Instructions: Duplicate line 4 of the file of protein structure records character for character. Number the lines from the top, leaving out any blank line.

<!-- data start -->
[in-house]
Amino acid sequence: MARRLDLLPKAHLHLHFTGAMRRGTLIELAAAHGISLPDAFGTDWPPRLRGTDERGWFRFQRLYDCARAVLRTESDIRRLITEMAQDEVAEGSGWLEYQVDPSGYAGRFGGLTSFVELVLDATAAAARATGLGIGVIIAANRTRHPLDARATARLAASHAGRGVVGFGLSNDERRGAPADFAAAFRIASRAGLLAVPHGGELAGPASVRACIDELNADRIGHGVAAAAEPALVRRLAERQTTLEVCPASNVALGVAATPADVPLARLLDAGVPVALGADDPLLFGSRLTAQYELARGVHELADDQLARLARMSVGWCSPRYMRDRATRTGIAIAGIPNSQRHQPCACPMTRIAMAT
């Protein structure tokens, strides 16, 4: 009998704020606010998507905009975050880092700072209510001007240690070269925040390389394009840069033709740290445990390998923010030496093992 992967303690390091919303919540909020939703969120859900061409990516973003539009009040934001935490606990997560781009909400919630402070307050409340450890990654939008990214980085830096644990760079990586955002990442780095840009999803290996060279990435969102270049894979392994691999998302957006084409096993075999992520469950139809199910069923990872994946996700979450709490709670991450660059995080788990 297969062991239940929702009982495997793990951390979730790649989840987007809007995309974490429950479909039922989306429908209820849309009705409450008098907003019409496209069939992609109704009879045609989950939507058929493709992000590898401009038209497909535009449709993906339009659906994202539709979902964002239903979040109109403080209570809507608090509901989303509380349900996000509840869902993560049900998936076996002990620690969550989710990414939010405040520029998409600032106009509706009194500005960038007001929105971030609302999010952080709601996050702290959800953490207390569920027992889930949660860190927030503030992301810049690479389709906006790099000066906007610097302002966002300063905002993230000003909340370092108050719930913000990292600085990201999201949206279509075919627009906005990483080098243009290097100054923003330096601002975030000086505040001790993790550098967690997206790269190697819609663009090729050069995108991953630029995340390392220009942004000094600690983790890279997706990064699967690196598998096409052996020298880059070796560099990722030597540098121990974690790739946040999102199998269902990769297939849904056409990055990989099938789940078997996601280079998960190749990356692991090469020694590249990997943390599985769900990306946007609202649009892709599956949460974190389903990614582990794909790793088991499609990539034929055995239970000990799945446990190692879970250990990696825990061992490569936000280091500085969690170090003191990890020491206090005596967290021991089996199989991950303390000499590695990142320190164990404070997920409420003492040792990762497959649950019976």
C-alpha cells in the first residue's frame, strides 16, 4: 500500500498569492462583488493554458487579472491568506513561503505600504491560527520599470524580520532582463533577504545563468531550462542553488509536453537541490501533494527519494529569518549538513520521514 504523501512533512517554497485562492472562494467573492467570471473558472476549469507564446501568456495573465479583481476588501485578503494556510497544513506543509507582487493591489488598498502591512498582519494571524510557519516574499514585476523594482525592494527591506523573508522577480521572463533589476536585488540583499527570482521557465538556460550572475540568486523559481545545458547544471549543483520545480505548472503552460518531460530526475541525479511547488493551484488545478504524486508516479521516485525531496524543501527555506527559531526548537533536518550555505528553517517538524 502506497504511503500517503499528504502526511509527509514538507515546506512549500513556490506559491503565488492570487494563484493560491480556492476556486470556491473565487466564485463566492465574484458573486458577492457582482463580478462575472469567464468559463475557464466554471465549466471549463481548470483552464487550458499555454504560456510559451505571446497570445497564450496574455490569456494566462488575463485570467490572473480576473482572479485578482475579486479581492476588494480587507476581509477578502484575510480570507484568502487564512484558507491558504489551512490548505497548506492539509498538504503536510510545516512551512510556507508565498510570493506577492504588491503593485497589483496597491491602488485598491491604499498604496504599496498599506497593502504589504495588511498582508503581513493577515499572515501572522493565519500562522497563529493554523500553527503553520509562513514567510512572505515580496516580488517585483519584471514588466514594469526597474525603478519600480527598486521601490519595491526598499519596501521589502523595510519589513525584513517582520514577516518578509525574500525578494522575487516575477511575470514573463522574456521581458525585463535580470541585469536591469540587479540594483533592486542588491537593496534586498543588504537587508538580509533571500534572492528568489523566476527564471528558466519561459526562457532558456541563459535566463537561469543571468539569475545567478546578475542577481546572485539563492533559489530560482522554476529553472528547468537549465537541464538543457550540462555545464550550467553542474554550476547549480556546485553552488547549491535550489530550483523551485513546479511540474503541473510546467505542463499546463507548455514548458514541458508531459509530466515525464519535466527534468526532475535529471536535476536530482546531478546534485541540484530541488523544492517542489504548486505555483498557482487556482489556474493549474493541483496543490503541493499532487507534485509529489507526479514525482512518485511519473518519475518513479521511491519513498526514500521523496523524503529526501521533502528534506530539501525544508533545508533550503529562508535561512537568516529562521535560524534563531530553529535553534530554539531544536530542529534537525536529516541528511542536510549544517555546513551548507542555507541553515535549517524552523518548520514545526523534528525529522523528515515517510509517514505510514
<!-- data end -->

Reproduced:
C-alpha cells in the first residue's frame, strides 16, 4: 500500500498569492462583488493554458487579472491568506513561503505600504491560527520599470524580520532582463533577504545563468531550462542553488509536453537541490501533494527519494529569518549538513520521514 504523501512533512517554497485562492472562494467573492467570471473558472476549469507564446501568456495573465479583481476588501485578503494556510497544513506543509507582487493591489488598498502591512498582519494571524510557519516574499514585476523594482525592494527591506523573508522577480521572463533589476536585488540583499527570482521557465538556460550572475540568486523559481545545458547544471549543483520545480505548472503552460518531460530526475541525479511547488493551484488545478504524486508516479521516485525531496524543501527555506527559531526548537533536518550555505528553517517538524 502506497504511503500517503499528504502526511509527509514538507515546506512549500513556490506559491503565488492570487494563484493560491480556492476556486470556491473565487466564485463566492465574484458573486458577492457582482463580478462575472469567464468559463475557464466554471465549466471549463481548470483552464487550458499555454504560456510559451505571446497570445497564450496574455490569456494566462488575463485570467490572473480576473482572479485578482475579486479581492476588494480587507476581509477578502484575510480570507484568502487564512484558507491558504489551512490548505497548506492539509498538504503536510510545516512551512510556507508565498510570493506577492504588491503593485497589483496597491491602488485598491491604499498604496504599496498599506497593502504589504495588511498582508503581513493577515499572515501572522493565519500562522497563529493554523500553527503553520509562513514567510512572505515580496516580488517585483519584471514588466514594469526597474525603478519600480527598486521601490519595491526598499519596501521589502523595510519589513525584513517582520514577516518578509525574500525578494522575487516575477511575470514573463522574456521581458525585463535580470541585469536591469540587479540594483533592486542588491537593496534586498543588504537587508538580509533571500534572492528568489523566476527564471528558466519561459526562457532558456541563459535566463537561469543571468539569475545567478546578475542577481546572485539563492533559489530560482522554476529553472528547468537549465537541464538543457550540462555545464550550467553542474554550476547549480556546485553552488547549491535550489530550483523551485513546479511540474503541473510546467505542463499546463507548455514548458514541458508531459509530466515525464519535466527534468526532475535529471536535476536530482546531478546534485541540484530541488523544492517542489504548486505555483498557482487556482489556474493549474493541483496543490503541493499532487507534485509529489507526479514525482512518485511519473518519475518513479521511491519513498526514500521523496523524503529526501521533502528534506530539501525544508533545508533550503529562508535561512537568516529562521535560524534563531530553529535553534530554539531544536530542529534537525536529516541528511542536510549544517555546513551548507542555507541553515535549517524552523518548520514545526523534528525529522523528515515517510509517514505510514